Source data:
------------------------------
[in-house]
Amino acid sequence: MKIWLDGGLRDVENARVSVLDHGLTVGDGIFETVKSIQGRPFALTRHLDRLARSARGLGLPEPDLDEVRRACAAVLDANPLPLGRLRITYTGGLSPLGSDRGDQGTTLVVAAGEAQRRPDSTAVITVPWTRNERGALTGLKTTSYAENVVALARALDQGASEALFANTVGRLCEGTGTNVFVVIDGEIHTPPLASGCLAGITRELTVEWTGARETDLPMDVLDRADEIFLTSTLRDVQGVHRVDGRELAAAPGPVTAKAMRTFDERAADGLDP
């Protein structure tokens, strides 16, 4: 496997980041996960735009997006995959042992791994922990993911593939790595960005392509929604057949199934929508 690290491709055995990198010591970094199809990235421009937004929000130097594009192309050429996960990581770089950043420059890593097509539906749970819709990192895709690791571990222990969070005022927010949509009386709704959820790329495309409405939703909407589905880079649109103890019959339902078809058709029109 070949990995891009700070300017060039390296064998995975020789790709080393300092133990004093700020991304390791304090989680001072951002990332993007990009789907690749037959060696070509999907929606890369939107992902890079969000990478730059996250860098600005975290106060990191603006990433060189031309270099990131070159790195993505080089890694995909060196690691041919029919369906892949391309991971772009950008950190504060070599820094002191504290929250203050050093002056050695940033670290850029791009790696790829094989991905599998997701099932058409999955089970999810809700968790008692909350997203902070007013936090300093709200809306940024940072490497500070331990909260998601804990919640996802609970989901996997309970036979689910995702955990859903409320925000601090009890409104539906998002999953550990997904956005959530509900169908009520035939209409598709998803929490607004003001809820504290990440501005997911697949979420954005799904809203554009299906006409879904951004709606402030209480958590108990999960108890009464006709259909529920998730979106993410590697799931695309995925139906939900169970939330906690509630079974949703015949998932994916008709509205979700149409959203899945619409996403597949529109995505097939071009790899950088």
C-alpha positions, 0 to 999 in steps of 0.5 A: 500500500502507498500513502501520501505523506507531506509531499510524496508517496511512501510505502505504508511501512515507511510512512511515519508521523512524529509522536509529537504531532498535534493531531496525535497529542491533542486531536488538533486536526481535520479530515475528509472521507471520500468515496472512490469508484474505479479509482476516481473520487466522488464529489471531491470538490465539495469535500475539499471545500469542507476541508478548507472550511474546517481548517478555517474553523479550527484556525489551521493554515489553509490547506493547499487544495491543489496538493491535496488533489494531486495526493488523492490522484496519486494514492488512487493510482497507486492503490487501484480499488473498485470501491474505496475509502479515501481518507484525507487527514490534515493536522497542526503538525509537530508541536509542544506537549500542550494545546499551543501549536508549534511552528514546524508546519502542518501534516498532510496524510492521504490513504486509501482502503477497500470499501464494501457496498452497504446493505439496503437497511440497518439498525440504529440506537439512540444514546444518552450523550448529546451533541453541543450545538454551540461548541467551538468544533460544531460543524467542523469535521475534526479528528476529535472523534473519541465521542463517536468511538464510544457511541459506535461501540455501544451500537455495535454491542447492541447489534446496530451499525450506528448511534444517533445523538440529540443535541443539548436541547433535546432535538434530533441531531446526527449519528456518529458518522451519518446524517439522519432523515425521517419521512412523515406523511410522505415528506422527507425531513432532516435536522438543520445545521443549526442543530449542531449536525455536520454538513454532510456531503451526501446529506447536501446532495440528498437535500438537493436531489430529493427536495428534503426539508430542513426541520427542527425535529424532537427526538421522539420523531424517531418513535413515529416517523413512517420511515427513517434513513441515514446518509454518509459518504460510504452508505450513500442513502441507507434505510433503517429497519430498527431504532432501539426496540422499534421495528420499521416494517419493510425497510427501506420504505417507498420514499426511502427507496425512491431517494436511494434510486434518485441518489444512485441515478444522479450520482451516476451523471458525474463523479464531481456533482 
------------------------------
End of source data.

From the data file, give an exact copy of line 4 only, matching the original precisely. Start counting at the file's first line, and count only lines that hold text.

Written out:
C-alpha positions, 0 to 999 in steps of 0.5 A: 500500500502507498500513502501520501505523506507531506509531499510524496508517496511512501510505502505504508511501512515507511510512512511515519508521523512524529509522536509529537504531532498535534493531531496525535497529542491533542486531536488538533486536526481535520479530515475528509472521507471520500468515496472512490469508484474505479479509482476516481473520487466522488464529489471531491470538490465539495469535500475539499471545500469542507476541508478548507472550511474546517481548517478555517474553523479550527484556525489551521493554515489553509490547506493547499487544495491543489496538493491535496488533489494531486495526493488523492490522484496519486494514492488512487493510482497507486492503490487501484480499488473498485470501491474505496475509502479515501481518507484525507487527514490534515493536522497542526503538525509537530508541536509542544506537549500542550494545546499551543501549536508549534511552528514546524508546519502542518501534516498532510496524510492521504490513504486509501482502503477497500470499501464494501457496498452497504446493505439496503437497511440497518439498525440504529440506537439512540444514546444518552450523550448529546451533541453541543450545538454551540461548541467551538468544533460544531460543524467542523469535521475534526479528528476529535472523534473519541465521542463517536468511538464510544457511541459506535461501540455501544451500537455495535454491542447492541447489534446496530451499525450506528448511534444517533445523538440529540443535541443539548436541547433535546432535538434530533441531531446526527449519528456518529458518522451519518446524517439522519432523515425521517419521512412523515406523511410522505415528506422527507425531513432532516435536522438543520445545521443549526442543530449542531449536525455536520454538513454532510456531503451526501446529506447536501446532495440528498437535500438537493436531489430529493427536495428534503426539508430542513426541520427542527425535529424532537427526538421522539420523531424517531418513535413515529416517523413512517420511515427513517434513513441515514446518509454518509459518504460510504452508505450513500442513502441507507434505510433503517429497519430498527431504532432501539426496540422499534421495528420499521416494517419493510425497510427501506420504505417507498420514499426511502427507496425512491431517494436511494434510486434518485441518489444512485441515478444522479450520482451516476451523471458525474463523479464531481456533482 